I have very little interest in soccer and do not belong to the fans of a particular club. Of course, I have noticed that Ajax has had a very successful season. But that sums up how much I know of the state of Dutch soccer. I must admit that I had some admiration for Johan Cruyff, and that is also true for Jan Mulder. Whenever I see his face on tv, I tend to be at least mildly curious for what he has to say.
Mulder is now in his mid-seventies. After a brilliant career as a soccer player (In particular with the Belgian club Anderlecht and Ajax of Amsterdam), Jan Mulder became a popular columnist for a number of publications, and authored more than twenty books. For many years he has made a frequent appearance in various television programs. Currently he presents a series of six programs on Dutch television with the name: Jan Mulder’s eternal life.
The few programs that have already aired leave the viewer in no doubt that Mulder hopes for a very long life. He does not want to die and for six consecutive Friday nights he explores in his program the possibilities of eternal life. I wonder whether in the instalments that are yet to come Mulder will also approach his topic from a religious perspective. I watched with keen interest the interview of Mulder with Dr. Ian Pearson, an English futurologist who predicts that by the year 2050 eternal life should be within our reach. However, it must be noted that the kind of eternal life the professor envisages is not something that excites me. This English expert on future developments believes that within a few decades technological progress will enable us to connect our brain with the digital world and that we can continue to live ‘in the cloud’ after our physical body has ceased to function adequately. Our digital ‘I’ may then choose a robot as the vehicle that will allow us to participate in this world. It was clear that Mulder was also not convinced this was the kind of eternal life he is looking for.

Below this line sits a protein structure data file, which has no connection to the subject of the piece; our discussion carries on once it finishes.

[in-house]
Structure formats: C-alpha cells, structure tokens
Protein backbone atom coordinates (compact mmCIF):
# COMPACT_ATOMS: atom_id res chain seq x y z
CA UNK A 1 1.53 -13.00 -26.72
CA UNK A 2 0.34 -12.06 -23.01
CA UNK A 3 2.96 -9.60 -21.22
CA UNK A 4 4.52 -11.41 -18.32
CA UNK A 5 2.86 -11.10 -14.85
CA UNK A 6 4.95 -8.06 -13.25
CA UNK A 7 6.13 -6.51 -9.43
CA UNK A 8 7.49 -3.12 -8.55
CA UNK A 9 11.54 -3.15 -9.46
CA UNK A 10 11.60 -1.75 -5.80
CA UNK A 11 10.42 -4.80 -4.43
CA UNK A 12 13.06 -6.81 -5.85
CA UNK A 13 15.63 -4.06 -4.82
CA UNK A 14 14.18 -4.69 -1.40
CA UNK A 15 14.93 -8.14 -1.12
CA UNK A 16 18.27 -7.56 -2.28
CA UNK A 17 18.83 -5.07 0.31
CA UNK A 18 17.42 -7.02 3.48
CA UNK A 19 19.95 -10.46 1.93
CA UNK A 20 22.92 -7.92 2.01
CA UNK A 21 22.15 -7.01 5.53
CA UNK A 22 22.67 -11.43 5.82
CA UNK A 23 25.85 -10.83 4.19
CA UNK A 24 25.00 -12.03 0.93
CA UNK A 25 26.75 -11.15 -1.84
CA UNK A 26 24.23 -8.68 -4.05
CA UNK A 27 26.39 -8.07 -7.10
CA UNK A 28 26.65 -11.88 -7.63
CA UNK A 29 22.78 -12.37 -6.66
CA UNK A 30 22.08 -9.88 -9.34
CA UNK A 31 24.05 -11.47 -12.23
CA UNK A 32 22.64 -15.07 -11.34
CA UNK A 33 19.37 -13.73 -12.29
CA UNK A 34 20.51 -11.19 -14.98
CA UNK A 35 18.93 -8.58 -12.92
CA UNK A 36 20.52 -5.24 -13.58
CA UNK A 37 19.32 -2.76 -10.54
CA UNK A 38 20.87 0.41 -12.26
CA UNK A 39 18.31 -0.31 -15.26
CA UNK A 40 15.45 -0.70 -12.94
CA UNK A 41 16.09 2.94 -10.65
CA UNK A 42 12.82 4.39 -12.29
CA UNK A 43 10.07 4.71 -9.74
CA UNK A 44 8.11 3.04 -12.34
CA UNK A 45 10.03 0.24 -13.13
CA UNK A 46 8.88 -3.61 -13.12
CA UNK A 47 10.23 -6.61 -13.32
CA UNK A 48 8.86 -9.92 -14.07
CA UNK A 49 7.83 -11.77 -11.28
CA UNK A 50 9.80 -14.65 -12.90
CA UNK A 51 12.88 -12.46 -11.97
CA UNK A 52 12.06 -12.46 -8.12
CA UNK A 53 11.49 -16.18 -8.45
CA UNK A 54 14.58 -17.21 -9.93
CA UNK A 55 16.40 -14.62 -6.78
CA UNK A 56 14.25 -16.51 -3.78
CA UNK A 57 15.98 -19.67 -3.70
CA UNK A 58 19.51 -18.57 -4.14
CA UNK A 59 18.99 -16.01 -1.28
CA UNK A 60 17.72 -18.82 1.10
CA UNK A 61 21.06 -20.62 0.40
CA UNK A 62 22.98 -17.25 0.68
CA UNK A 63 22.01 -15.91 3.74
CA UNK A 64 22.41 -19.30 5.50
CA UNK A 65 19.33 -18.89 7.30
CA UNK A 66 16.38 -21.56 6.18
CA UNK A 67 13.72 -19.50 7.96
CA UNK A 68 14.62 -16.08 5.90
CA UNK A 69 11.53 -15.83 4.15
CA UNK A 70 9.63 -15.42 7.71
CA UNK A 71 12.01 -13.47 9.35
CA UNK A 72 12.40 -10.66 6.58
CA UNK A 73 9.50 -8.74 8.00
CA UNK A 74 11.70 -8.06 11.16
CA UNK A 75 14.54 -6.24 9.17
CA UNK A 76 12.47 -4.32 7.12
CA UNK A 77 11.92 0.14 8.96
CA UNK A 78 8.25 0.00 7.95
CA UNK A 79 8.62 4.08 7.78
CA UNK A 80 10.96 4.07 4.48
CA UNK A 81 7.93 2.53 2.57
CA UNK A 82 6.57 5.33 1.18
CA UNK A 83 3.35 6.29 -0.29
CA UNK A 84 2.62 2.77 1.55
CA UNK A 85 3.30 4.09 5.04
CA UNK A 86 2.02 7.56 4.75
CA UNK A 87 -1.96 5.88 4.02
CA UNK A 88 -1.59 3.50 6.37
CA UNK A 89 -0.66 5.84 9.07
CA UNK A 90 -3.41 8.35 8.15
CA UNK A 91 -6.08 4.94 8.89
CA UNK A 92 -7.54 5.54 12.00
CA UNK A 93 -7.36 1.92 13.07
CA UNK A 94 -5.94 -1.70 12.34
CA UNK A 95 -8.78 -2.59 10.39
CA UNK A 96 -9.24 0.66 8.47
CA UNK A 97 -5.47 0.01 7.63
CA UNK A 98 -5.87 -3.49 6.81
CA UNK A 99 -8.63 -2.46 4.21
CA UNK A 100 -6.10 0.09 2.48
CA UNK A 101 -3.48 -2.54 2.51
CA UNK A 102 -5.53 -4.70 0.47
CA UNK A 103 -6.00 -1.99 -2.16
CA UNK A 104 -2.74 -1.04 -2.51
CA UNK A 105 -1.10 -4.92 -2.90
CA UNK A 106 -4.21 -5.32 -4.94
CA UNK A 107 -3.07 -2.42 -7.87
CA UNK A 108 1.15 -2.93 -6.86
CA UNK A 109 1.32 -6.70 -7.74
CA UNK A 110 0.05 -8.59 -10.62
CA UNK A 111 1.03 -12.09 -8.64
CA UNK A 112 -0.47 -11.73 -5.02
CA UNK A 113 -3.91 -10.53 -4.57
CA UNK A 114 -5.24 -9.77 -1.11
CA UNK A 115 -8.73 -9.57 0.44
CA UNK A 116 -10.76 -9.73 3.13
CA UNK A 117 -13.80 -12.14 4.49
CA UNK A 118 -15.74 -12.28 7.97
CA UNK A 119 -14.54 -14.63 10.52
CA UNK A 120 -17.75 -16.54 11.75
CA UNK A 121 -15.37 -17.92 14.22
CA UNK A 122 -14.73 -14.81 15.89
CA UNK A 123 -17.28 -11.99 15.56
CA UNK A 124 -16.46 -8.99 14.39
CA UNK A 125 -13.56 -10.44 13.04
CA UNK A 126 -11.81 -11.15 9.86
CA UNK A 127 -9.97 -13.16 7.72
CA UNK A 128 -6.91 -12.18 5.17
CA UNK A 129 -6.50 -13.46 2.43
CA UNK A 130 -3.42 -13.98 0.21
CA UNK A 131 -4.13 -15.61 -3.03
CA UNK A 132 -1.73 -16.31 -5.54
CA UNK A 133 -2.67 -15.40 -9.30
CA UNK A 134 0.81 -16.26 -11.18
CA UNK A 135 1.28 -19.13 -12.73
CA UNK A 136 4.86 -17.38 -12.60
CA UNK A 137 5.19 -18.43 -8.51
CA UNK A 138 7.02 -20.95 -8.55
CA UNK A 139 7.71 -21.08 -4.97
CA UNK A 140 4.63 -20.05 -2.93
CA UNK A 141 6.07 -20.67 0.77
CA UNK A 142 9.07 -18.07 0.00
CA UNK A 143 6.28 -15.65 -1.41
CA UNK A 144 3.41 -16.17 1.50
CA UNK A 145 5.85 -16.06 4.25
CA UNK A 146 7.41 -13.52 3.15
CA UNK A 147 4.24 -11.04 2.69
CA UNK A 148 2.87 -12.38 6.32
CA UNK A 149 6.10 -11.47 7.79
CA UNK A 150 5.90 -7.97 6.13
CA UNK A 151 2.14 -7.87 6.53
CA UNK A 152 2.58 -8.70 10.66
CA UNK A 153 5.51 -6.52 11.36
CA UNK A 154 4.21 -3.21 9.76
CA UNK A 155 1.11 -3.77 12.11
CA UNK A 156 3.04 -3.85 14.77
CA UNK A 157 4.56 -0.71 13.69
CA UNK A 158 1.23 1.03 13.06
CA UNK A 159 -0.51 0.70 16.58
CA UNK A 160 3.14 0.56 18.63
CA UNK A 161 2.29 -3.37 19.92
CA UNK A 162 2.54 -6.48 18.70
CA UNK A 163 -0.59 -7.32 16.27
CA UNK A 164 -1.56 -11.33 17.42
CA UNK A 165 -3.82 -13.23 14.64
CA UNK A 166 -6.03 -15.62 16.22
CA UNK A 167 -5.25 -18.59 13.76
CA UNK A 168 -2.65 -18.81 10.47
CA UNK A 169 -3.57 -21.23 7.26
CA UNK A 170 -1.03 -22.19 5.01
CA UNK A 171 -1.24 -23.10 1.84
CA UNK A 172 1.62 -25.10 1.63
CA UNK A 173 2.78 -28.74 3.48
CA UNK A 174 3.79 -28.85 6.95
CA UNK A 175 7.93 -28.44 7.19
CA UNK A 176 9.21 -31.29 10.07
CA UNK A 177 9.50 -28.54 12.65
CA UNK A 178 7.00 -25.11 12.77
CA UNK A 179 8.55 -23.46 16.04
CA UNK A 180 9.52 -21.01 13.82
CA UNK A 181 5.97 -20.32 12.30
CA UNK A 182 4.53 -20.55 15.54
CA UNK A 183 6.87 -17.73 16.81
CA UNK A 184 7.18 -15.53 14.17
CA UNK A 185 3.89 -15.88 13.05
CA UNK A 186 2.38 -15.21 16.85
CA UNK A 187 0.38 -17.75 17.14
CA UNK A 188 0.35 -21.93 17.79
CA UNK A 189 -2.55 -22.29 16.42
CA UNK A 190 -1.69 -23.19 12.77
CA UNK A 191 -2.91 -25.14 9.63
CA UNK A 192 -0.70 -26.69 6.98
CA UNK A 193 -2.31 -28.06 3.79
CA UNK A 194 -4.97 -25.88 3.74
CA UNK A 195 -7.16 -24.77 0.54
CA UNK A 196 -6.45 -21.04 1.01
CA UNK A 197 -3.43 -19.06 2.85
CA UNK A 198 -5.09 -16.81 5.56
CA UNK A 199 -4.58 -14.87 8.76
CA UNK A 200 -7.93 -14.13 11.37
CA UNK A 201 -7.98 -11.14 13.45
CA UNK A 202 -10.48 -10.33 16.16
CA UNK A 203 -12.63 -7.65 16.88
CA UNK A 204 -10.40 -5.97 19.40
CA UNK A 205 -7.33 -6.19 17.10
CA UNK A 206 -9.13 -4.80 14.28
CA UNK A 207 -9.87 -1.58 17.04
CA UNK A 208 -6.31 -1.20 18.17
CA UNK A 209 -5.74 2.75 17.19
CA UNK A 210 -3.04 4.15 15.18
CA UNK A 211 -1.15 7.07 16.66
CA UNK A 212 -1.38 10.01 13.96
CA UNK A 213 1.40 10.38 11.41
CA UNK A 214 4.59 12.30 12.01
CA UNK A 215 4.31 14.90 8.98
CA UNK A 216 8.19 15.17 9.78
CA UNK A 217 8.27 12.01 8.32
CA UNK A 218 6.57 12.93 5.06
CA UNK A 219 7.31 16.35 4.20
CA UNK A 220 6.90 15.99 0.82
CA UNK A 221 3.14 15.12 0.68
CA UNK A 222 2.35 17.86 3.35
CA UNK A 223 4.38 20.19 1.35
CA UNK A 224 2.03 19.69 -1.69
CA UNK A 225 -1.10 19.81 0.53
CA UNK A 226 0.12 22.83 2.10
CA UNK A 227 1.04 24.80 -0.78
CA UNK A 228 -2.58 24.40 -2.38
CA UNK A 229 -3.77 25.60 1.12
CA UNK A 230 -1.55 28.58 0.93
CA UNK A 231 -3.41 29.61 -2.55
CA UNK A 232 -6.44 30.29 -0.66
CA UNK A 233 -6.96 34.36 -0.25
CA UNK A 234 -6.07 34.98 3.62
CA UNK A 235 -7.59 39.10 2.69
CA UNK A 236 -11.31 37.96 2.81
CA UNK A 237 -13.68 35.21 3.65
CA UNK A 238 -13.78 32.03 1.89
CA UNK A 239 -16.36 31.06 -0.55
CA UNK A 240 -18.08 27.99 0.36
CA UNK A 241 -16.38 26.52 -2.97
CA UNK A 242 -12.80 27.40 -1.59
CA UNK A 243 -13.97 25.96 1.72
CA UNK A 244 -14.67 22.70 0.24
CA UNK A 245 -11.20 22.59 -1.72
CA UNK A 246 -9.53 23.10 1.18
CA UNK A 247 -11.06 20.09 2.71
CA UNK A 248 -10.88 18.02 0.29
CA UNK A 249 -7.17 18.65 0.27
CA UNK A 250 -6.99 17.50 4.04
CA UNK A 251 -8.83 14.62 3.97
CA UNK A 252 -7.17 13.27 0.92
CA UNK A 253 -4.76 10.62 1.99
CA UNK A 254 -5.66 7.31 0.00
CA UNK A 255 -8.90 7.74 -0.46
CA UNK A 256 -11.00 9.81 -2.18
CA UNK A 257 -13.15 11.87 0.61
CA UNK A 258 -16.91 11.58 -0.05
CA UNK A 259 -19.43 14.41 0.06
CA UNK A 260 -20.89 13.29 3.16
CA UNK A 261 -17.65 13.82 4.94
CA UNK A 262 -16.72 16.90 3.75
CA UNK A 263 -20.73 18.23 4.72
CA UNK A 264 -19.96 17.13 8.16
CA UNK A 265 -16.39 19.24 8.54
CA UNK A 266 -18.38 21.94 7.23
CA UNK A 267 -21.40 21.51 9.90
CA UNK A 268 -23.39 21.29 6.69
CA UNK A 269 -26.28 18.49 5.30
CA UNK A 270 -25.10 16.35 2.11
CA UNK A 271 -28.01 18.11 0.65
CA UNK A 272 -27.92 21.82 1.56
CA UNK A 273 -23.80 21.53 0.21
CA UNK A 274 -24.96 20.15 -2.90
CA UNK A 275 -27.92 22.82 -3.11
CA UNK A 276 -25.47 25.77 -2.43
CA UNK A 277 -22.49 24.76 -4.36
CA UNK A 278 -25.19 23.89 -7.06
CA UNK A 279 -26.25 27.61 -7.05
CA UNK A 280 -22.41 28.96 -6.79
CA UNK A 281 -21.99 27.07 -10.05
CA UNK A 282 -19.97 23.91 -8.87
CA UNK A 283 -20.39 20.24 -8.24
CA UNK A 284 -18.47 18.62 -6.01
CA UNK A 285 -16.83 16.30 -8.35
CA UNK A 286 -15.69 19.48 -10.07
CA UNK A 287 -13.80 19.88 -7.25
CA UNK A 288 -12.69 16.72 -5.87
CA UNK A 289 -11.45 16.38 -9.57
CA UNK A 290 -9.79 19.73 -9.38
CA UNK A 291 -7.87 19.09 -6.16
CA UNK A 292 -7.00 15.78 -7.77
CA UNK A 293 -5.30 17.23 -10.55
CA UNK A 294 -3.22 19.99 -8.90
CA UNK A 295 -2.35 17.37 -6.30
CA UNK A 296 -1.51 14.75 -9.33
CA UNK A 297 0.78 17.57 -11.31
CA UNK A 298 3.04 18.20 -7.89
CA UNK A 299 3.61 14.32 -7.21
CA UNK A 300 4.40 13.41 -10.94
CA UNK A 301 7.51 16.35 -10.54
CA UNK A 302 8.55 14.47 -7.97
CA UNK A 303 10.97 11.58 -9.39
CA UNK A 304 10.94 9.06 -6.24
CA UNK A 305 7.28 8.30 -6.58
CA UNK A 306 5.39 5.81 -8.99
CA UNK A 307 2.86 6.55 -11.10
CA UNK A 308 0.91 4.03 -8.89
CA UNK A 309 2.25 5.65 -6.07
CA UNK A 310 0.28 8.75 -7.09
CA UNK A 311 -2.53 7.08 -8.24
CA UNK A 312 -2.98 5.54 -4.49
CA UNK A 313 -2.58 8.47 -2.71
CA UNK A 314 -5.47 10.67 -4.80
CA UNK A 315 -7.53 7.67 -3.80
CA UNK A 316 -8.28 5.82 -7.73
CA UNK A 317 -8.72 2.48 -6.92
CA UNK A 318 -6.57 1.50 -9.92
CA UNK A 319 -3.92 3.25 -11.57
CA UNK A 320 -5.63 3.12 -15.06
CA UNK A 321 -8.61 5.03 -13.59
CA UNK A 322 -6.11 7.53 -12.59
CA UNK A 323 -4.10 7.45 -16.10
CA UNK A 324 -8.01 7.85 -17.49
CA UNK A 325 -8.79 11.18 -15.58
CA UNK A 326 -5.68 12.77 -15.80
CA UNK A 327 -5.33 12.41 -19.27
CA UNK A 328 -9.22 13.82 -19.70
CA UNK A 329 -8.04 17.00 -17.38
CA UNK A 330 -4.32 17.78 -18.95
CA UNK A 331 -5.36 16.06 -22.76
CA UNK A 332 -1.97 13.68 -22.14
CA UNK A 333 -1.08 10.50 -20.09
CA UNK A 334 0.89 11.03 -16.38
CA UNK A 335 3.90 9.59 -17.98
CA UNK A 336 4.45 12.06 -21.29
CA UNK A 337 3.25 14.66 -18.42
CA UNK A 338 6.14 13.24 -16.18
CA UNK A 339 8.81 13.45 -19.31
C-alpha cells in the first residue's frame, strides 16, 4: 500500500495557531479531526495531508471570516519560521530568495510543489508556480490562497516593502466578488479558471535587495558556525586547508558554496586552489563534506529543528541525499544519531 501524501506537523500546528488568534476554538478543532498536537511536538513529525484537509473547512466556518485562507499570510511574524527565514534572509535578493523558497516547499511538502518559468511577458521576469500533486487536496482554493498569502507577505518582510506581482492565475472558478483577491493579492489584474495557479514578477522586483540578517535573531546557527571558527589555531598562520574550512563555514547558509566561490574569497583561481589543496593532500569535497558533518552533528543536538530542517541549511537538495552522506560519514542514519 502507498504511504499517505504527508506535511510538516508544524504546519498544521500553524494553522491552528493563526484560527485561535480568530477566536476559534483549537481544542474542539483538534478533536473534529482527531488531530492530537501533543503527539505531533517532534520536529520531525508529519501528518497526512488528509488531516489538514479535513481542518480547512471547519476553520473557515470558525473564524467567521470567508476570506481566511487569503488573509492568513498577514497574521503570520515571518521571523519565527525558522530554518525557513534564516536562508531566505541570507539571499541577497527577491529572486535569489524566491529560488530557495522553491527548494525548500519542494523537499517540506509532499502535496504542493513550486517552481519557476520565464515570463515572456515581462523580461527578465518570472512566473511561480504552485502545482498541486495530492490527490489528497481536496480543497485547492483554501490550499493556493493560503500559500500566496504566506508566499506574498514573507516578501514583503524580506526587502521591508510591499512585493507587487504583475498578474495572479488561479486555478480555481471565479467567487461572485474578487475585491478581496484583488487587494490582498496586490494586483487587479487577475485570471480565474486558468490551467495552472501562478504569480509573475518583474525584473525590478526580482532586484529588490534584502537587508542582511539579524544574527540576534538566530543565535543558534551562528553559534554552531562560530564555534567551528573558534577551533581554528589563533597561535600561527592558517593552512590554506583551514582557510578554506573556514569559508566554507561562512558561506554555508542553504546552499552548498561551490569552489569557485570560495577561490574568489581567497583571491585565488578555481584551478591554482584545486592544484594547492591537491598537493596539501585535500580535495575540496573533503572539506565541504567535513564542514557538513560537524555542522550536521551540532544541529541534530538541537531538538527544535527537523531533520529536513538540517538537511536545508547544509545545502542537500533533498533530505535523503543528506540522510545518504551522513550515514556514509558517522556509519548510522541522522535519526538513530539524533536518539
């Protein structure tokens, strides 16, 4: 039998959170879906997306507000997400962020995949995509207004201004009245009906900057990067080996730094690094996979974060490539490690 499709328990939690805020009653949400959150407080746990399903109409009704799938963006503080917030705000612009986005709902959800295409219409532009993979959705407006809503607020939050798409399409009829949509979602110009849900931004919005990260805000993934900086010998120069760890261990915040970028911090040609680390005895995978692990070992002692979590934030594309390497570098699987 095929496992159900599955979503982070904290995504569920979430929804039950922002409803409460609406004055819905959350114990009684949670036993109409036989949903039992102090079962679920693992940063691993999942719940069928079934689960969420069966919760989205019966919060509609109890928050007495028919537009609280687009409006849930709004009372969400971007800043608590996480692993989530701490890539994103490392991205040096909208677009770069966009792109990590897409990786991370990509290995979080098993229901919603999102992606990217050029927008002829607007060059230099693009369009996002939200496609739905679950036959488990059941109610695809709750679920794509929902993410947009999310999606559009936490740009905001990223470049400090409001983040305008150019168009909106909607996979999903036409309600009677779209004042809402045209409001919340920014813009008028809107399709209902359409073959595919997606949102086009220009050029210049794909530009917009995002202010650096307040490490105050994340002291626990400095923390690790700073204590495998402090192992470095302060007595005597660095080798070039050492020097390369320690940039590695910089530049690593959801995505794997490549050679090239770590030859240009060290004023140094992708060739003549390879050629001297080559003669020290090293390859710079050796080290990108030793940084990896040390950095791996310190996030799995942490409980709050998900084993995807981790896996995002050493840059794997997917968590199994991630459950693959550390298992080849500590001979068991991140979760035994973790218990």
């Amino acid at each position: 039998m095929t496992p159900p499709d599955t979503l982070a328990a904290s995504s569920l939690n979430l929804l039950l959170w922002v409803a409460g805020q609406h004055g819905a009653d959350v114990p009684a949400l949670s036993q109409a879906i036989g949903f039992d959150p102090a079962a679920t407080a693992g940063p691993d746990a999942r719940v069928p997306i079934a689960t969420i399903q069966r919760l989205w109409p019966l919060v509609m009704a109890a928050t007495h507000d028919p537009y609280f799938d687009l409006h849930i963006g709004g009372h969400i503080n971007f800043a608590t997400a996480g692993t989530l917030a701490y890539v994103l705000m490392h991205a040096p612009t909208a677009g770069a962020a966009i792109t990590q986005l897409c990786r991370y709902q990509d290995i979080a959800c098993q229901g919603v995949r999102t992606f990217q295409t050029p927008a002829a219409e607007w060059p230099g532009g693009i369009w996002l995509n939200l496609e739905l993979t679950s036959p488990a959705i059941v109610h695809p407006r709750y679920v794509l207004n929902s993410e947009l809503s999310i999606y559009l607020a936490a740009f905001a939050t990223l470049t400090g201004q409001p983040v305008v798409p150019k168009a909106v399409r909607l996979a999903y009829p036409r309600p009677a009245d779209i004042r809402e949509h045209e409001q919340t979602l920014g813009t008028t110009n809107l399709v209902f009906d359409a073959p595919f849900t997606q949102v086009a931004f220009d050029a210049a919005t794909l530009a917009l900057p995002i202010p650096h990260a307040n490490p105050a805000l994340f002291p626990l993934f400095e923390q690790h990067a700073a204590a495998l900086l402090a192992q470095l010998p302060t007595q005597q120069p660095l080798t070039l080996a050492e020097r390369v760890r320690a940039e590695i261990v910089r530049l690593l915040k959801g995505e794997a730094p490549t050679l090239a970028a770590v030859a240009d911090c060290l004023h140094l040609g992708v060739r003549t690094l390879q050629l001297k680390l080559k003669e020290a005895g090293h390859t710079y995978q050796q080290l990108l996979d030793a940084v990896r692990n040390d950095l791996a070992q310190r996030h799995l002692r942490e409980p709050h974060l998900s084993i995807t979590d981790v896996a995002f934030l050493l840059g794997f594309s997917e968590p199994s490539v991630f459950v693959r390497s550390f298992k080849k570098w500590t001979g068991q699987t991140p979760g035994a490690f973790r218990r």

I have no idea what technological innovations will change our lives in the future. These developments will almost certainly prolong our lives with a number of years and perhaps we are only at the beginning of replacing failing body parts with ever smaller implanted artificial objects and wireless instruments, etc. However, there will always be a limit to what we can do. As a believer I am convinced that creating life and offering perfect eternal life is beyond that limit. His search for eternal life should take Mulder to his Creator rather than to dr. Pearson.
In the meantime I fully understand Jan Mulder’s eagerness to hold on to this life and to push his death as far as possible into the future. The question whether eternal is indeed an option has also occupied my thinking in recent years. It has recently inspired me to write a book about this topic. I have been looking for answers by taking the Bible as my point of departure. Some of my questions have so far remained unanswered, but I have been able to choose a title, based on a firm conviction: I Have a Future, The English edition of the book will come off the press later in this year. But I have now also started work on a Dutch edition. As soon as that appears I will send a copy to Jan Mulder. I will address it as: Jan Mulder, Bellingwolde. I have no doubt that it will reach him in the small village in the province of Groningen where he was born and where he now lives.